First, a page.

[Tutor] list as a first class citizen in python?

Karthik Gurumurthy karthikg@aztec.soft.net
Wed, 26 Dec 2001 12:14:17 +0530

I found this quote on the web..regarding python...

    Because everything is a reference, and there's no way to dereference
    that reference, it turns out that there is no trivial way to copy
    a list!  This fails:
	x = [1,2]
	y = x
    Because you don't get a new list there, just a copy to an
    old one.  Suggested work-arounds include
	y = x[0:]
	y = x[:]
	y = x + []
	y = x * 1
    This forces people to think about references, again.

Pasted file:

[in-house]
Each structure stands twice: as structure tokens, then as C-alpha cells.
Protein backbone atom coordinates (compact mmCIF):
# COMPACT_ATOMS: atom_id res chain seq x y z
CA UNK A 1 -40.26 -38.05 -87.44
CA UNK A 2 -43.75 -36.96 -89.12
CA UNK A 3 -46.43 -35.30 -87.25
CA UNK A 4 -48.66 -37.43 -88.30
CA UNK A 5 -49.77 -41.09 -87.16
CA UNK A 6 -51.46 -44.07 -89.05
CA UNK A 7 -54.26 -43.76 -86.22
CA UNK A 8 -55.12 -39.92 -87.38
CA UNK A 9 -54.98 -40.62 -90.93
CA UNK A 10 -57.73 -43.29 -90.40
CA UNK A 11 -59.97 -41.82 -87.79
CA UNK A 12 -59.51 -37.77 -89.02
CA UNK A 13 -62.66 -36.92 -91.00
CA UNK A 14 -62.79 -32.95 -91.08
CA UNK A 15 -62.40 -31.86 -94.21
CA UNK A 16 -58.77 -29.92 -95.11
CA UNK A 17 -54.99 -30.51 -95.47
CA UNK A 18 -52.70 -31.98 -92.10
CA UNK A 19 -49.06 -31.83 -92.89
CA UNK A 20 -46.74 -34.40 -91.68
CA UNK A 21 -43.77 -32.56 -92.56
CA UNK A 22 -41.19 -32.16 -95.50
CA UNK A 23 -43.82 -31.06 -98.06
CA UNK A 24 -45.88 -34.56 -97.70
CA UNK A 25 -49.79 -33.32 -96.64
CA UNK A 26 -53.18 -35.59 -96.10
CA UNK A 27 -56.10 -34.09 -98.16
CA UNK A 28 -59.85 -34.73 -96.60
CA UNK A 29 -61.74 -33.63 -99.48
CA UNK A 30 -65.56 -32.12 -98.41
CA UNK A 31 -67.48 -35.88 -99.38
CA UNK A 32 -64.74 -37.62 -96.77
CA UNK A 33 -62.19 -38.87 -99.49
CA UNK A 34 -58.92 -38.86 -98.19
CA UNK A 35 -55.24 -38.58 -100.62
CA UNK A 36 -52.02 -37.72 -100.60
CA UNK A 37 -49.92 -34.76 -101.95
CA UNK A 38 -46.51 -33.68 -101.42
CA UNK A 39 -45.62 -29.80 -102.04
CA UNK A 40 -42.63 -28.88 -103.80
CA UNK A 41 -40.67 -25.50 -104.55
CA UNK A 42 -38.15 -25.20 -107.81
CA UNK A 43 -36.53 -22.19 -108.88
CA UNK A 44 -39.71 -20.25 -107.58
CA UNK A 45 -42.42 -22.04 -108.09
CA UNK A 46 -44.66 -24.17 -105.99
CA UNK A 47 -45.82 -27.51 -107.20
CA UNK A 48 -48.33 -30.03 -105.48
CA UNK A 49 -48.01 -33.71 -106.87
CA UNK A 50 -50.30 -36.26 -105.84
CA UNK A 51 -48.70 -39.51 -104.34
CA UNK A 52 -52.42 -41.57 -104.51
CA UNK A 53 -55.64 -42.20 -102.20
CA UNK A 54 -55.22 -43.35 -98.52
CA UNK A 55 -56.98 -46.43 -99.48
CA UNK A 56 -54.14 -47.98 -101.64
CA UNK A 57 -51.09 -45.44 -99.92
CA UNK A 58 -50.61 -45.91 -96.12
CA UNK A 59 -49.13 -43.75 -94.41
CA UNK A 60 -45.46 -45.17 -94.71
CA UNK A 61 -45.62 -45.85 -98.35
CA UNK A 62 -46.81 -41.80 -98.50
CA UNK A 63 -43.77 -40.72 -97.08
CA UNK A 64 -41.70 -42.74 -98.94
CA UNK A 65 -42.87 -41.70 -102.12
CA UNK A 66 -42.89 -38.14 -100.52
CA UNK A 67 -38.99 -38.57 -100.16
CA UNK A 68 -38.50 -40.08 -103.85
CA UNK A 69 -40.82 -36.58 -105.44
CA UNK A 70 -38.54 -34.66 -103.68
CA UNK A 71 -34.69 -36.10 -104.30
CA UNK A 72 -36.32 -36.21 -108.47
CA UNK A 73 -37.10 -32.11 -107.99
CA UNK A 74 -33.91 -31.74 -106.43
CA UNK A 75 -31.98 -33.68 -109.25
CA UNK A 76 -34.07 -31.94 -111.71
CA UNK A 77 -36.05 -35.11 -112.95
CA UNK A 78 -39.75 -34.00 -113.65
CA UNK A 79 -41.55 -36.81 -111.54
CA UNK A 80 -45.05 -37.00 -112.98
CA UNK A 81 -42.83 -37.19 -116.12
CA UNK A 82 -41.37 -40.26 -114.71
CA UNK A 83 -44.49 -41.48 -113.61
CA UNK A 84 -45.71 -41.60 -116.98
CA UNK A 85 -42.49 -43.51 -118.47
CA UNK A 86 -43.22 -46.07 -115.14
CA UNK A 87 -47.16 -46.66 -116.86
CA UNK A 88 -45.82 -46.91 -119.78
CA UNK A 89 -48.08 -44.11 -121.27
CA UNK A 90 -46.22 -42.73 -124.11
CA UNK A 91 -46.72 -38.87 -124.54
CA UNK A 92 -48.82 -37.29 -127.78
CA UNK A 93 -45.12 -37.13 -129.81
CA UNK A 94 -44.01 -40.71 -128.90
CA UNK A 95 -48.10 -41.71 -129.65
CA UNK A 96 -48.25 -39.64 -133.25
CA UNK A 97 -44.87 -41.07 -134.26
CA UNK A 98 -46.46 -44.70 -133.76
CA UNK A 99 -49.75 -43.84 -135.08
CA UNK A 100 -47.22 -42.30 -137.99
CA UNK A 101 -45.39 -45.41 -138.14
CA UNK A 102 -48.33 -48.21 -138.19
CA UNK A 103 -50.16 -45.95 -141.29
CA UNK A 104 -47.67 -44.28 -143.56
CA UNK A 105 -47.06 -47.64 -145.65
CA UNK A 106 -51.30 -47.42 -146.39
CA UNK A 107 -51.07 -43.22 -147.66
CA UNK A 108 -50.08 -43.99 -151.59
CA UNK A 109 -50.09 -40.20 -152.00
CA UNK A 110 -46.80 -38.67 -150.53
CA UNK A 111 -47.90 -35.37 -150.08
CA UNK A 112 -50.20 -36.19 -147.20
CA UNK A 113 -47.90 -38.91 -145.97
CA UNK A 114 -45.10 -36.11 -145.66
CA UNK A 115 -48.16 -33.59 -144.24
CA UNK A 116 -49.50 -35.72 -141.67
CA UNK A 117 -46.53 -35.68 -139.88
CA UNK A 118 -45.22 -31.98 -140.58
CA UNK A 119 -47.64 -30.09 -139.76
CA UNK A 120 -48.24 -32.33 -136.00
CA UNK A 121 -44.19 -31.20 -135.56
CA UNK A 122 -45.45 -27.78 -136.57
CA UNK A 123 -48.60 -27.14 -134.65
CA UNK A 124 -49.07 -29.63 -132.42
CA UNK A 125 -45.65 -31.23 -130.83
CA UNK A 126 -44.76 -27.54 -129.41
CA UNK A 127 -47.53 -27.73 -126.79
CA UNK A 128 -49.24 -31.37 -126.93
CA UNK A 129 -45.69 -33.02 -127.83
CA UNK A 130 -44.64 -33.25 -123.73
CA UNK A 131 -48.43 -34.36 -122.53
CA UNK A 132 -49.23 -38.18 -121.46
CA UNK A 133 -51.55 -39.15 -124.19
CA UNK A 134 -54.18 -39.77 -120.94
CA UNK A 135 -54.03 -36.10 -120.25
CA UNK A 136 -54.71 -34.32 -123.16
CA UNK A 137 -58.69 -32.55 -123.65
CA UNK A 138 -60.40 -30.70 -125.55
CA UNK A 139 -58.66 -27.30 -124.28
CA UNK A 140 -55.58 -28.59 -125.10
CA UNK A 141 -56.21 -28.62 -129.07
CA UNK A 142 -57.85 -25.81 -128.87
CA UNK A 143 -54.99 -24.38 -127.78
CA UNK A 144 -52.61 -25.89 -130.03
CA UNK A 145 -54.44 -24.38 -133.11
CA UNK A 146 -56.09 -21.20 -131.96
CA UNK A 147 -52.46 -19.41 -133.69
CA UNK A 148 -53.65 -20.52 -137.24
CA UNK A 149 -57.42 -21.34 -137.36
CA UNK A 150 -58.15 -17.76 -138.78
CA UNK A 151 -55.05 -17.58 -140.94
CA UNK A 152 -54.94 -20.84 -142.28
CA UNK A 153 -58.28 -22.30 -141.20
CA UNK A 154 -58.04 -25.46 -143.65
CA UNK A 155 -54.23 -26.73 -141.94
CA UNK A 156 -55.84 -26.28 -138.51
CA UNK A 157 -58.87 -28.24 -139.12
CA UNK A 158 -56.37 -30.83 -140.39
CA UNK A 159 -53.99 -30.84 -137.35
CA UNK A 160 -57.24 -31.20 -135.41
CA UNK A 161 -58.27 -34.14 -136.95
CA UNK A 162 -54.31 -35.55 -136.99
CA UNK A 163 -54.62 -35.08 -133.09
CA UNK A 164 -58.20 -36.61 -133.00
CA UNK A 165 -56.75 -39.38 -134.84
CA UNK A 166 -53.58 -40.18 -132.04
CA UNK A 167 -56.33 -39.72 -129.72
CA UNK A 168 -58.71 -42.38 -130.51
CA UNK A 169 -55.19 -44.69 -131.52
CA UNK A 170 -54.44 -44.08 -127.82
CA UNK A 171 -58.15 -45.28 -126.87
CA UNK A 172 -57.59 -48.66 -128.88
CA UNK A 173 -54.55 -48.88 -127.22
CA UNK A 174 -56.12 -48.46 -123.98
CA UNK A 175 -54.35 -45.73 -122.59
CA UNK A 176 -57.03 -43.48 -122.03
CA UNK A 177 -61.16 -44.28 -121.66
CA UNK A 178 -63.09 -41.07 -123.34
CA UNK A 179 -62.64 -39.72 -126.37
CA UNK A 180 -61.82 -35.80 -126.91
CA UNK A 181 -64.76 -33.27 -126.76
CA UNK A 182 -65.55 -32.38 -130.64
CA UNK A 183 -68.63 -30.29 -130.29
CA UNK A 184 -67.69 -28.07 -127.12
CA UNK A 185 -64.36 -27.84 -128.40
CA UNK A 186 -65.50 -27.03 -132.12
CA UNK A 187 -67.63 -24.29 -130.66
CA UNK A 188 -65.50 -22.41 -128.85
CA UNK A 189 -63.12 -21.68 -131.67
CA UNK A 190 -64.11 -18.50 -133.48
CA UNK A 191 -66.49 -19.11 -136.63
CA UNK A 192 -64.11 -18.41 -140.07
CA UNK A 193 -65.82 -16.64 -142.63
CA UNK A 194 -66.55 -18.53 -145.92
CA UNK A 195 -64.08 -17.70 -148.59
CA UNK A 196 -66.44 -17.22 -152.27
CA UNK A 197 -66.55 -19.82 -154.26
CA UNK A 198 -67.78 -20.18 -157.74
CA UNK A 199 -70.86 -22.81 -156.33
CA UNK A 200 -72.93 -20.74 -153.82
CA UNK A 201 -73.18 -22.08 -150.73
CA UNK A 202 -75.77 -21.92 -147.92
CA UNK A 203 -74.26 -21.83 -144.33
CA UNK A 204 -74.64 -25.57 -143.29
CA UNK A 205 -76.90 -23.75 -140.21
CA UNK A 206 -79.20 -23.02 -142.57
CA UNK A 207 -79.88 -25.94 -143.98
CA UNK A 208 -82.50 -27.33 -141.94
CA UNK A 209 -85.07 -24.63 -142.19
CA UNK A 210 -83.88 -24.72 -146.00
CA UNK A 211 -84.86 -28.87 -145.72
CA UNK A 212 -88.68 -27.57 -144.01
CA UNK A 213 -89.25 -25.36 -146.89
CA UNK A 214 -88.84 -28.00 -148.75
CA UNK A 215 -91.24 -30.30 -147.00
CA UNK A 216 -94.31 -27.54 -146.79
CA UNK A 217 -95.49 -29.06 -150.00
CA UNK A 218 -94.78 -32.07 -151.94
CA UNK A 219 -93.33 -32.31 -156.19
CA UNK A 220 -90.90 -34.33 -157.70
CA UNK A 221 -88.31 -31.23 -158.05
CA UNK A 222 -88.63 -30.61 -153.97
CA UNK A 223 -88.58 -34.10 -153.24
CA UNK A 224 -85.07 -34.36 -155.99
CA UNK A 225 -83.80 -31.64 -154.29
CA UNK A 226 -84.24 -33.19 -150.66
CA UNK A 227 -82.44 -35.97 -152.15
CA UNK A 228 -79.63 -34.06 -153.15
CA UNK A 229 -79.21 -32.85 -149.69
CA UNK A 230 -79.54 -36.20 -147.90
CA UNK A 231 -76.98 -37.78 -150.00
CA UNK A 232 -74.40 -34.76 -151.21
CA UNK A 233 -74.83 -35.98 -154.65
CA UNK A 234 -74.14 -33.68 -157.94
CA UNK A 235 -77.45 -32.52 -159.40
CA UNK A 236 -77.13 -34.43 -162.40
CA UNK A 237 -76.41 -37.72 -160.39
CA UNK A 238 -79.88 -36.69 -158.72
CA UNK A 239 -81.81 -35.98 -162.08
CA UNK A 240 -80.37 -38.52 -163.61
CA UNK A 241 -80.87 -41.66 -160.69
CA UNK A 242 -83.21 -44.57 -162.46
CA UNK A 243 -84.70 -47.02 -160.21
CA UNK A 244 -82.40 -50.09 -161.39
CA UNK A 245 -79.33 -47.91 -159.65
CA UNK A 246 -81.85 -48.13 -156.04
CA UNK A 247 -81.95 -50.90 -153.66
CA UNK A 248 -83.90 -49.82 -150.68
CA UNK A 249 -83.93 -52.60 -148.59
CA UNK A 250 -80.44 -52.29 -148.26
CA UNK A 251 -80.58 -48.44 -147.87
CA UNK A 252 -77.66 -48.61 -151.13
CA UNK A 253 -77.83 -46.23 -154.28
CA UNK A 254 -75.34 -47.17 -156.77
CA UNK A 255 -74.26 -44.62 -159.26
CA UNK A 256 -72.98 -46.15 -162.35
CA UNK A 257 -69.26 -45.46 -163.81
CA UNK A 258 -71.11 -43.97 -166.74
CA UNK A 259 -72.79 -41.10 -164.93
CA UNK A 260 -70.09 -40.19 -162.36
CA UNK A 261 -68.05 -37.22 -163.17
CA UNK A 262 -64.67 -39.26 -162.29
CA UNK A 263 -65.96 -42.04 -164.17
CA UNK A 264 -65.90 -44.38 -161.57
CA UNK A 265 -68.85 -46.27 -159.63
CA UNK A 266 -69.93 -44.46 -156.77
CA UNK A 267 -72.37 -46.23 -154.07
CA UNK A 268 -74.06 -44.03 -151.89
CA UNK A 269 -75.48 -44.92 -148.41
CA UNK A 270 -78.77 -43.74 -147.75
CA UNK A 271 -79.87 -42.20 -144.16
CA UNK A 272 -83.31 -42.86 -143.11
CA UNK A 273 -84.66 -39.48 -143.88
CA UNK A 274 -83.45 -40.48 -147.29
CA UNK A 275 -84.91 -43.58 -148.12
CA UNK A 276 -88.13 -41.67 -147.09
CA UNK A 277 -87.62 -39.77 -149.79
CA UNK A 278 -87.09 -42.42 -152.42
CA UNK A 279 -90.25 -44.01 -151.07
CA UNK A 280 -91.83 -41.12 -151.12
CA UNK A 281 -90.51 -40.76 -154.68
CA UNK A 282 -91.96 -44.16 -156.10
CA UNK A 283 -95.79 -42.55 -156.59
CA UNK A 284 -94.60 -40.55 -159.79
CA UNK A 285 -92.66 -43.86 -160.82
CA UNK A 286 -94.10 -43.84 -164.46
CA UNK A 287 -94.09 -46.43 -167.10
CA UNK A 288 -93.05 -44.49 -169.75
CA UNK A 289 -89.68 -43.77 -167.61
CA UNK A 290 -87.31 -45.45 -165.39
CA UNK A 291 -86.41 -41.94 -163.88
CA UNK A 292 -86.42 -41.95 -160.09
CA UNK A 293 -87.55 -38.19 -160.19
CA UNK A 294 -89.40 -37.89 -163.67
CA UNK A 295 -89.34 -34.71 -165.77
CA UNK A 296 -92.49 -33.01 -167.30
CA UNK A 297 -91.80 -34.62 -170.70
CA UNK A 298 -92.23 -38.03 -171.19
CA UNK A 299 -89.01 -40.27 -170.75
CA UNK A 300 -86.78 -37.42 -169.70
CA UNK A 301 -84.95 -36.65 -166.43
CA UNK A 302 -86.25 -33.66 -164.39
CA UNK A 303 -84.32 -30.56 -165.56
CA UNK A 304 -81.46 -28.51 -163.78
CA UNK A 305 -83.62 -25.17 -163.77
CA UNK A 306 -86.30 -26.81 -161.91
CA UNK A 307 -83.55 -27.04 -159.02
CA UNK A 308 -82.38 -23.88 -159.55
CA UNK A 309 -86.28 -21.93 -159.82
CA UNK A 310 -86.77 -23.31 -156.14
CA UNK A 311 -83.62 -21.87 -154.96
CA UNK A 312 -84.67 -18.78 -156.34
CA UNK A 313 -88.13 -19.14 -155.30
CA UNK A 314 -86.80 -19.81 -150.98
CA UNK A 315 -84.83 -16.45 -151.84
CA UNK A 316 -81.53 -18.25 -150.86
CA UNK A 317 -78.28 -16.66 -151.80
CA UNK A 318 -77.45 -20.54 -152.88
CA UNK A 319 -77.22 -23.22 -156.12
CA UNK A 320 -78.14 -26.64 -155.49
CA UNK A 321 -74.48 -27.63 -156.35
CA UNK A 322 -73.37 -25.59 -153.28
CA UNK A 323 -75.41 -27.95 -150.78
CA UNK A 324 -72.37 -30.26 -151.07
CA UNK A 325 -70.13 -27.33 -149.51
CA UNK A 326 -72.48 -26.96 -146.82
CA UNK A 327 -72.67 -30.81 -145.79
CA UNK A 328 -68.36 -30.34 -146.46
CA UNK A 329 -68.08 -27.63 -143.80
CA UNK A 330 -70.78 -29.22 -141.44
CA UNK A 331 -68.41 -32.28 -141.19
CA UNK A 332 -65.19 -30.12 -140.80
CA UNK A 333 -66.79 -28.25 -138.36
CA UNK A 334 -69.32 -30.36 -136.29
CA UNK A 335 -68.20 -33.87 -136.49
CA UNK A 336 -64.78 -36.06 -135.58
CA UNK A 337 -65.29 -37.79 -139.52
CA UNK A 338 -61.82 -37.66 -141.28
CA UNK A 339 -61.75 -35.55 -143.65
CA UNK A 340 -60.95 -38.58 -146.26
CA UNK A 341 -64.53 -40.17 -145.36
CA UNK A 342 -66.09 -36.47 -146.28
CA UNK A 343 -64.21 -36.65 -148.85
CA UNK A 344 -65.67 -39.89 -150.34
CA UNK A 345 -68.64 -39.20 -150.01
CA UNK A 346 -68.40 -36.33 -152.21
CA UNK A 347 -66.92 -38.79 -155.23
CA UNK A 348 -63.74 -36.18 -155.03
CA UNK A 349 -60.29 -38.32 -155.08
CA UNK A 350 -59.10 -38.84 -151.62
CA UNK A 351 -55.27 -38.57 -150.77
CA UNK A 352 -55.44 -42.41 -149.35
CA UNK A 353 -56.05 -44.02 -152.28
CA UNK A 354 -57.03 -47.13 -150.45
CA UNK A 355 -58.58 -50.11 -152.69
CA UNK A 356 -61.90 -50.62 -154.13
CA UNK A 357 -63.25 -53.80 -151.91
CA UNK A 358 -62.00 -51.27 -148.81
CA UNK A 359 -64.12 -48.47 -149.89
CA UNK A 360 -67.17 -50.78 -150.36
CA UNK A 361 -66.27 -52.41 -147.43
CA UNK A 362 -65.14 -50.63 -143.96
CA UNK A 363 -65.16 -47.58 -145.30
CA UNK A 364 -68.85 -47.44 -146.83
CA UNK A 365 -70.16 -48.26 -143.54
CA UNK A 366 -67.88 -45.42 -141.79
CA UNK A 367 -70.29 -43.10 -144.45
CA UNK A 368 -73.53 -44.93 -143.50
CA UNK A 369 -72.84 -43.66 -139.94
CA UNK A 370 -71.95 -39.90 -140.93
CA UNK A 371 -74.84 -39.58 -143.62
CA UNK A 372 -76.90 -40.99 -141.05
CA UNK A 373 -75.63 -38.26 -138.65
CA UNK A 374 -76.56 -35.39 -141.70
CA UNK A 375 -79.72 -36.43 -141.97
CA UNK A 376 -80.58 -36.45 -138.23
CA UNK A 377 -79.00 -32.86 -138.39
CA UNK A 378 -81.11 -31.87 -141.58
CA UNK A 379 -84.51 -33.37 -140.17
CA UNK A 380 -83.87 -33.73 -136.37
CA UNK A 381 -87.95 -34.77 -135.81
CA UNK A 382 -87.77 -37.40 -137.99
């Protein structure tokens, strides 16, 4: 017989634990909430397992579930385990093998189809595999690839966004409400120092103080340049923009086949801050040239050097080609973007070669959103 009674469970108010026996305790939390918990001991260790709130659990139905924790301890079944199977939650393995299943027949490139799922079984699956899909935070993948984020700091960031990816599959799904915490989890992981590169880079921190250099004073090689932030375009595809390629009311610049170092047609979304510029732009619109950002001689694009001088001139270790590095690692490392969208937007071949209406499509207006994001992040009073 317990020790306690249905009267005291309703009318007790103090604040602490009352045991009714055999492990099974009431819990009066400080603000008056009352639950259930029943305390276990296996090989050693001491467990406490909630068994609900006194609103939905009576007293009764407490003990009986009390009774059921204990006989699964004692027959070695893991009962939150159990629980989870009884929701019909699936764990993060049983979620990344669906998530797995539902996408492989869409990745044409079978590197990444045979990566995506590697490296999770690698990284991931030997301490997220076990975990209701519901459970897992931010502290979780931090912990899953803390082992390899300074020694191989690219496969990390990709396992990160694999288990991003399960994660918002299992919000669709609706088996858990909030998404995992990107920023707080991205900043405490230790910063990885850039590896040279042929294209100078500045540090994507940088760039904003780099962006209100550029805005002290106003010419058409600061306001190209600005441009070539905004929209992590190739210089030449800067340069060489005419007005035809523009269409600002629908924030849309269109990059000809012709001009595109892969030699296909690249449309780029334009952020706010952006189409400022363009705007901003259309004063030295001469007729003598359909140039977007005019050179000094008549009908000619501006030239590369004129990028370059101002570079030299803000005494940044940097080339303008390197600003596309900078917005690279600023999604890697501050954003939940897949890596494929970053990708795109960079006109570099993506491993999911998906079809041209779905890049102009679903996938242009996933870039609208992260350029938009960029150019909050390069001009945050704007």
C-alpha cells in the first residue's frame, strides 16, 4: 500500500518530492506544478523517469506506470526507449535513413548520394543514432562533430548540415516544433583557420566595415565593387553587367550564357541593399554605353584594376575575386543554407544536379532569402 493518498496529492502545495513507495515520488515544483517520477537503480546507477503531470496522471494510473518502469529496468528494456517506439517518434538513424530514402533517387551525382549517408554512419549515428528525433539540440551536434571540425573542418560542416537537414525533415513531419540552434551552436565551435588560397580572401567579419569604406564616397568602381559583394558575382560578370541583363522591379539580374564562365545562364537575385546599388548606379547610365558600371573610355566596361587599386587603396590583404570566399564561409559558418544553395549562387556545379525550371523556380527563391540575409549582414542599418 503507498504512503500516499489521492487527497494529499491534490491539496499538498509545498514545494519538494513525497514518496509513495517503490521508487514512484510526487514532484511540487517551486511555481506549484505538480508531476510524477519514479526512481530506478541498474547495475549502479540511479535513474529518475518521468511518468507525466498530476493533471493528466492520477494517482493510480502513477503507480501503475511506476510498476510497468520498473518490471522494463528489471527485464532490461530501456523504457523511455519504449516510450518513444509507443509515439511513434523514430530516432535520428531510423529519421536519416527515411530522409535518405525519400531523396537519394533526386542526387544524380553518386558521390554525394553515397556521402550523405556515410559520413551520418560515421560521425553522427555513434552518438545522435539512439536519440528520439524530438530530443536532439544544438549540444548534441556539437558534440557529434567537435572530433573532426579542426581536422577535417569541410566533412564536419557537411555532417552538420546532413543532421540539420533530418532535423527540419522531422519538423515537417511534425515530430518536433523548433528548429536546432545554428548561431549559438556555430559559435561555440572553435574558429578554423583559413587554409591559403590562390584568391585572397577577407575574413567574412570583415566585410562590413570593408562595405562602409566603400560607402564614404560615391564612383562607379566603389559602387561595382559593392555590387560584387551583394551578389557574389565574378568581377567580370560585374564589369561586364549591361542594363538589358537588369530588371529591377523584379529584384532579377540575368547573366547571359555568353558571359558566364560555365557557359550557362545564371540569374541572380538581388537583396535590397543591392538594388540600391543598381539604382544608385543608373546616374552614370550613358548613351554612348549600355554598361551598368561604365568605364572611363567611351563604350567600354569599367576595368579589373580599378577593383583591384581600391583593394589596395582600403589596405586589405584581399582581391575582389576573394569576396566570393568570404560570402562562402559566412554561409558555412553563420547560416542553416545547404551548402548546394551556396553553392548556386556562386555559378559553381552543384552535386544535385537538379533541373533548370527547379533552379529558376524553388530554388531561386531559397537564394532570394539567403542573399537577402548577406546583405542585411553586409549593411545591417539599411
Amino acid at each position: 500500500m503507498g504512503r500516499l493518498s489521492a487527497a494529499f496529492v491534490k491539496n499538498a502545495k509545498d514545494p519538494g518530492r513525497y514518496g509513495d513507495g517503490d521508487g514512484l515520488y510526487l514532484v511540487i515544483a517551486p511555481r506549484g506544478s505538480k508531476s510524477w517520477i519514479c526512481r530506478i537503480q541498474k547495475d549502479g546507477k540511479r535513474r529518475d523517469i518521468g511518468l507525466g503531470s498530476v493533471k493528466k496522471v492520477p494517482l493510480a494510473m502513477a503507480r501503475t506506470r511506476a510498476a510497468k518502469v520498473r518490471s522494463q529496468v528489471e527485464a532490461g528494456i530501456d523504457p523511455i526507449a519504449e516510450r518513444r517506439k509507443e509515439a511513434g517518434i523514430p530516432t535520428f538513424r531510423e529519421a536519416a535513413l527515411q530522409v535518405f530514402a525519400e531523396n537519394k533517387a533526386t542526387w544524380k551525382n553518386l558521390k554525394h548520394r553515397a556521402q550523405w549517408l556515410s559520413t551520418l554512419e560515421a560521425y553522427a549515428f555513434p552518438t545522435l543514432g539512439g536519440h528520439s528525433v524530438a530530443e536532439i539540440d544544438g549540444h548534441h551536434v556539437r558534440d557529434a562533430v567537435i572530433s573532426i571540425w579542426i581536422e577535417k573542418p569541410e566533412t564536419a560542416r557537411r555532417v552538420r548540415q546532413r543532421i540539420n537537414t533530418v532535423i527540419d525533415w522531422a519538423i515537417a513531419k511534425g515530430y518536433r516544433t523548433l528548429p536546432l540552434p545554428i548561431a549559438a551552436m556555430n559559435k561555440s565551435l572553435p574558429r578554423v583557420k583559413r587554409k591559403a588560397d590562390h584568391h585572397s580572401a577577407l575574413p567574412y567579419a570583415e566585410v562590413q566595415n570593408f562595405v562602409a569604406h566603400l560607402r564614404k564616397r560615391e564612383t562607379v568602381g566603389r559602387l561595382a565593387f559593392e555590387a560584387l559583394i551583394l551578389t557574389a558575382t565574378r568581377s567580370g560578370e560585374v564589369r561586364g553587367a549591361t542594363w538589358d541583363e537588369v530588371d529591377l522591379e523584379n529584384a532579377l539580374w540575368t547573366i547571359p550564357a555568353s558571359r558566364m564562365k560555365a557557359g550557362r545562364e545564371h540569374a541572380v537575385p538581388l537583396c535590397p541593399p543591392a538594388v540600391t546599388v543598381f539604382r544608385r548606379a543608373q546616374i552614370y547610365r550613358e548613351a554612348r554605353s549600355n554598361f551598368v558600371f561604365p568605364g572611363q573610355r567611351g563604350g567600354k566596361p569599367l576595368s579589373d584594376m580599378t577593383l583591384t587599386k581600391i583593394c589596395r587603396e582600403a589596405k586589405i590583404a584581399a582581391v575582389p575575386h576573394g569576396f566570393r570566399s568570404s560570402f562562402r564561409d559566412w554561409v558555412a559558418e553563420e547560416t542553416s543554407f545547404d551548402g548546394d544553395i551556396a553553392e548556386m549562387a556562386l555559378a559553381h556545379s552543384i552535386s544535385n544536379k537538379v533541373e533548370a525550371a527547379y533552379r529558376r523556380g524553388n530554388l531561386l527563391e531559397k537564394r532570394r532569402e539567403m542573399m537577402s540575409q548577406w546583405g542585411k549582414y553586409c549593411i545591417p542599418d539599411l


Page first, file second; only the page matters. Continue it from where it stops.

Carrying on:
So much for lists being first class citizens!  Compare
    this with Perl's
	@x = (1,2);
	@y = @x;
    Or even with references:
	$x = [1,2];
	$y = [ @$x ];
	@y = @$x;

what's wrong with working with a reference.
can someone explain the argument here?
java does a similar thing. In java i would do a clone() to get a copy of an
arraylist and in python i will

import copy

if something is a first class citizen , should it support "copying" using
simple assignments ? / how are first class citizens expected to behave ? :-)